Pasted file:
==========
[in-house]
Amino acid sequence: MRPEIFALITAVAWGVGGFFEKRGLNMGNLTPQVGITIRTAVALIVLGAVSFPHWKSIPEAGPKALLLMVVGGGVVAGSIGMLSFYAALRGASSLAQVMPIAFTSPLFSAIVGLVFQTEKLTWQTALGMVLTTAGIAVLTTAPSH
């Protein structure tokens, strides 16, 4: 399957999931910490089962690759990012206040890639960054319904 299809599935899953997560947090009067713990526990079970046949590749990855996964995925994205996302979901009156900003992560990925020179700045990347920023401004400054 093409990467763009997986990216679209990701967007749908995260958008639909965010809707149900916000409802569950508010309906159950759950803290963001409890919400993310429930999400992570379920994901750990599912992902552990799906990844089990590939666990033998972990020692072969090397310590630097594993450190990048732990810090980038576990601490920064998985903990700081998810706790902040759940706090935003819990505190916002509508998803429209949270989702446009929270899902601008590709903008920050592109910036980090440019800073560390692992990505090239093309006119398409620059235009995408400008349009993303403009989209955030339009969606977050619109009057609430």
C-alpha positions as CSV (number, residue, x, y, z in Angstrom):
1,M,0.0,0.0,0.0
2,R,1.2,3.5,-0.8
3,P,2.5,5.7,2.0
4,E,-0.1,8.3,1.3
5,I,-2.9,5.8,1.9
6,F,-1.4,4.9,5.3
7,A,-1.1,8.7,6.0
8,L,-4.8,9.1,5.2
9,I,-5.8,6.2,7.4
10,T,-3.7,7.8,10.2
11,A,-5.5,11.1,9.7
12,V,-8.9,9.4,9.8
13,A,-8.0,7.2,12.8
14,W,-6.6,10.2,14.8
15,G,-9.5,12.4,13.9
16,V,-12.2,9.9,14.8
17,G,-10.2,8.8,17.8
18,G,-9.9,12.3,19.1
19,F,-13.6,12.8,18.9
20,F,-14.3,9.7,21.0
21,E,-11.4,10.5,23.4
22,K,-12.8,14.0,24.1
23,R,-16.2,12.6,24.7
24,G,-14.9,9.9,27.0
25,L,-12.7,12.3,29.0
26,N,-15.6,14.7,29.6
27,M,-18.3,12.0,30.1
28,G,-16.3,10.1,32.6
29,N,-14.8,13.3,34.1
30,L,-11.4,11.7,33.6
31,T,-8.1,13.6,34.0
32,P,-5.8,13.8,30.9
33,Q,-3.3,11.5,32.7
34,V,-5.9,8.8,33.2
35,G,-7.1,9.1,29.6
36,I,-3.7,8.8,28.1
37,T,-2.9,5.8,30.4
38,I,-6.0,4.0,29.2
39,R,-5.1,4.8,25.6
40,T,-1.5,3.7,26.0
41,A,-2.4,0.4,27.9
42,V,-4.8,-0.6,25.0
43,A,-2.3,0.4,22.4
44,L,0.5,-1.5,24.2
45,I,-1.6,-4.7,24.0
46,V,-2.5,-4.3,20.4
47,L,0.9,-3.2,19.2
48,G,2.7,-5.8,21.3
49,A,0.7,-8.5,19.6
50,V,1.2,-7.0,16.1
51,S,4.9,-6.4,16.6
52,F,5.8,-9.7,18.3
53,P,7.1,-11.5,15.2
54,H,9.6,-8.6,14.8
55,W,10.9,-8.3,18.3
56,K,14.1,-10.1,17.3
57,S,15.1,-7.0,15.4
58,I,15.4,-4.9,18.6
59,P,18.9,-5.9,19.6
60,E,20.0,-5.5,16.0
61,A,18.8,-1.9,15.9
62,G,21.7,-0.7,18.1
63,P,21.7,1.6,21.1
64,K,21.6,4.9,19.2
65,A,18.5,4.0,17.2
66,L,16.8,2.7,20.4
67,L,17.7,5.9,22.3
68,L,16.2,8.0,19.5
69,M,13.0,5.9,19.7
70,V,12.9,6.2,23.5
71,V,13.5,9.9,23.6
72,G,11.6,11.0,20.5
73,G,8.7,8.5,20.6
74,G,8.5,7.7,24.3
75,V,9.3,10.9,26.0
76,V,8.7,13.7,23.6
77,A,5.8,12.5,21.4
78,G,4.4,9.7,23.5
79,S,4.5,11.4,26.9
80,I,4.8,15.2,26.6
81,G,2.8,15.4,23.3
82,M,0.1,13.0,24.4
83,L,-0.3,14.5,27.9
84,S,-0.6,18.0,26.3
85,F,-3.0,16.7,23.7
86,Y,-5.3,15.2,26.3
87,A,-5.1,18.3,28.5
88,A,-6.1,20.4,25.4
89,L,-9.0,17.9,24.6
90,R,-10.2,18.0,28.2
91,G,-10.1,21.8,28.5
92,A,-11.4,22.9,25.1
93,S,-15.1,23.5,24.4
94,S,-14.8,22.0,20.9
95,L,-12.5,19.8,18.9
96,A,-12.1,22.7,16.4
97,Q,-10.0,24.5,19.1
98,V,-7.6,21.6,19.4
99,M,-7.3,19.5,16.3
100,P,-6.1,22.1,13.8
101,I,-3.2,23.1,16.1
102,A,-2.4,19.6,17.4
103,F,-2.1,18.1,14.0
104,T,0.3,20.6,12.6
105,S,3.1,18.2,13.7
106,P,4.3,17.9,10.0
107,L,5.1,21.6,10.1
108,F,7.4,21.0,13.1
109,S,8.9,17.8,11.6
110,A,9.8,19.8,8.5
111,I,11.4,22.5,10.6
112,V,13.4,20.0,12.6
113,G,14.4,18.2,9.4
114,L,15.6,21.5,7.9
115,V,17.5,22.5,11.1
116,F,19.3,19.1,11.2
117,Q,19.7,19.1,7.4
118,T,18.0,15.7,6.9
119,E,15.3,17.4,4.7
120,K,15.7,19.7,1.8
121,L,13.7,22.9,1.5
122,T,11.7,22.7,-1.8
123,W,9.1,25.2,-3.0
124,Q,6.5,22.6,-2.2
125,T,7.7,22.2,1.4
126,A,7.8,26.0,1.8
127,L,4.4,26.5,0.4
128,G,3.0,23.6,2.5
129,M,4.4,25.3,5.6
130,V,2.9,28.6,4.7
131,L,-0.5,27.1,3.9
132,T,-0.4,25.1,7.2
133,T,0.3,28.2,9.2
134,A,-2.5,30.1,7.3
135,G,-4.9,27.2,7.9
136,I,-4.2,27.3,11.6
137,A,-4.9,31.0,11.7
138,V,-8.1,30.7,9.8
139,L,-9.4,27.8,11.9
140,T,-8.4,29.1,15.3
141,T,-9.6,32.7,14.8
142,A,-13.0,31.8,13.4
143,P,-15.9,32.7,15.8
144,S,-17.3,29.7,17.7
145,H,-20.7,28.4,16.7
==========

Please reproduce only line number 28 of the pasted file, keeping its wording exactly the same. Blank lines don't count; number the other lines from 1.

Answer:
24,G,-14.9,9.9,27.0